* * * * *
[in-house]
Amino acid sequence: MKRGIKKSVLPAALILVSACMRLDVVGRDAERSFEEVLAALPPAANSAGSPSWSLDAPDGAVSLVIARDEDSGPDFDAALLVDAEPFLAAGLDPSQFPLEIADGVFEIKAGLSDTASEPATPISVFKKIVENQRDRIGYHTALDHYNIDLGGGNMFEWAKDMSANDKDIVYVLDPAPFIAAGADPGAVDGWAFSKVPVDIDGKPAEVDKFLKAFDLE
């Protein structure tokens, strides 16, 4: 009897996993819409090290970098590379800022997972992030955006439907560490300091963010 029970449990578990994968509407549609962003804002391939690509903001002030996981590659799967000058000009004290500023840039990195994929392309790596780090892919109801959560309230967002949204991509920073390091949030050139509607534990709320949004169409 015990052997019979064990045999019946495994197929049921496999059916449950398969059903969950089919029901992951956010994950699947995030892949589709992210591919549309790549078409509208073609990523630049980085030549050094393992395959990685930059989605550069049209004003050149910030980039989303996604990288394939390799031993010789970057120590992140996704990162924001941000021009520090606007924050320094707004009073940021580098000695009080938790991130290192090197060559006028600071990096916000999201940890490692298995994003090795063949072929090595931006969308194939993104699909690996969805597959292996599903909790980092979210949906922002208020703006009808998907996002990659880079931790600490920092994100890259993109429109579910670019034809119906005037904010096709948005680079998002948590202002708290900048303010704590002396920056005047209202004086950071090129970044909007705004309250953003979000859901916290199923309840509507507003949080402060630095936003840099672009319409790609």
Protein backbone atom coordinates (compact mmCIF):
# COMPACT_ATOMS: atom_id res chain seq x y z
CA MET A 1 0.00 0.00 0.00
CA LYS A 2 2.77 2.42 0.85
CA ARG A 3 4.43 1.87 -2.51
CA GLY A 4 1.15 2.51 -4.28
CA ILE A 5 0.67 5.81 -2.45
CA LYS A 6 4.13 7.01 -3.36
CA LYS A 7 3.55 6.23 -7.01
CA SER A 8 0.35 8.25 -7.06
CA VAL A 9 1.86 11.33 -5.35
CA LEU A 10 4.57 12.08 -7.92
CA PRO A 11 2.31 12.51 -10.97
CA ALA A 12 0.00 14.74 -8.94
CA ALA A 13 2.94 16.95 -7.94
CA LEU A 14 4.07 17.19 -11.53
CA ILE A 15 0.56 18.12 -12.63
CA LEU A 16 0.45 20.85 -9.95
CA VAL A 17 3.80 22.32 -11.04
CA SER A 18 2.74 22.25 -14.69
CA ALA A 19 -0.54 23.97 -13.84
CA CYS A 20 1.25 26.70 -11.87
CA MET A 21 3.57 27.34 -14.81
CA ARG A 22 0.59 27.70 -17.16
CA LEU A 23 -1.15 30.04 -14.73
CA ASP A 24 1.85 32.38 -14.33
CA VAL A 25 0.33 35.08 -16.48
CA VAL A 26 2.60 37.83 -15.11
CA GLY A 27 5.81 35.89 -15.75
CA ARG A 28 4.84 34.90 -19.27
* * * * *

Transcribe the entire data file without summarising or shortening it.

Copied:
[in-house]
Amino acid sequence: MKRGIKKSVLPAALILVSACMRLDVVGRDAERSFEEVLAALPPAANSAGSPSWSLDAPDGAVSLVIARDEDSGPDFDAALLVDAEPFLAAGLDPSQFPLEIADGVFEIKAGLSDTASEPATPISVFKKIVENQRDRIGYHTALDHYNIDLGGGNMFEWAKDMSANDKDIVYVLDPAPFIAAGADPGAVDGWAFSKVPVDIDGKPAEVDKFLKAFDLE
């Protein structure tokens, strides 16, 4: 009897996993819409090290970098590379800022997972992030955006439907560490300091963010 029970449990578990994968509407549609962003804002391939690509903001002030996981590659799967000058000009004290500023840039990195994929392309790596780090892919109801959560309230967002949204991509920073390091949030050139509607534990709320949004169409 015990052997019979064990045999019946495994197929049921496999059916449950398969059903969950089919029901992951956010994950699947995030892949589709992210591919549309790549078409509208073609990523630049980085030549050094393992395959990685930059989605550069049209004003050149910030980039989303996604990288394939390799031993010789970057120590992140996704990162924001941000021009520090606007924050320094707004009073940021580098000695009080938790991130290192090197060559006028600071990096916000999201940890490692298995994003090795063949072929090595931006969308194939993104699909690996969805597959292996599903909790980092979210949906922002208020703006009808998907996002990659880079931790600490920092994100890259993109429109579910670019034809119906005037904010096709948005680079998002948590202002708290900048303010704590002396920056005047209202004086950071090129970044909007705004309250953003979000859901916290199923309840509507507003949080402060630095936003840099672009319409790609």
Protein backbone atom coordinates (compact mmCIF):
# COMPACT_ATOMS: atom_id res chain seq x y z
CA MET A 1 0.00 0.00 0.00
CA LYS A 2 2.77 2.42 0.85
CA ARG A 3 4.43 1.87 -2.51
CA GLY A 4 1.15 2.51 -4.28
CA ILE A 5 0.67 5.81 -2.45
CA LYS A 6 4.13 7.01 -3.36
CA LYS A 7 3.55 6.23 -7.01
CA SER A 8 0.35 8.25 -7.06
CA VAL A 9 1.86 11.33 -5.35
CA LEU A 10 4.57 12.08 -7.92
CA PRO A 11 2.31 12.51 -10.97
CA ALA A 12 0.00 14.74 -8.94
CA ALA A 13 2.94 16.95 -7.94
CA LEU A 14 4.07 17.19 -11.53
CA ILE A 15 0.56 18.12 -12.63
CA LEU A 16 0.45 20.85 -9.95
CA VAL A 17 3.80 22.32 -11.04
CA SER A 18 2.74 22.25 -14.69
CA ALA A 19 -0.54 23.97 -13.84
CA CYS A 20 1.25 26.70 -11.87
CA MET A 21 3.57 27.34 -14.81
CA ARG A 22 0.59 27.70 -17.16
CA LEU A 23 -1.15 30.04 -14.73
CA ASP A 24 1.85 32.38 -14.33
CA VAL A 25 0.33 35.08 -16.48
CA VAL A 26 2.60 37.83 -15.11
CA GLY A 27 5.81 35.89 -15.75
CA ARG A 28 4.84 34.90 -19.27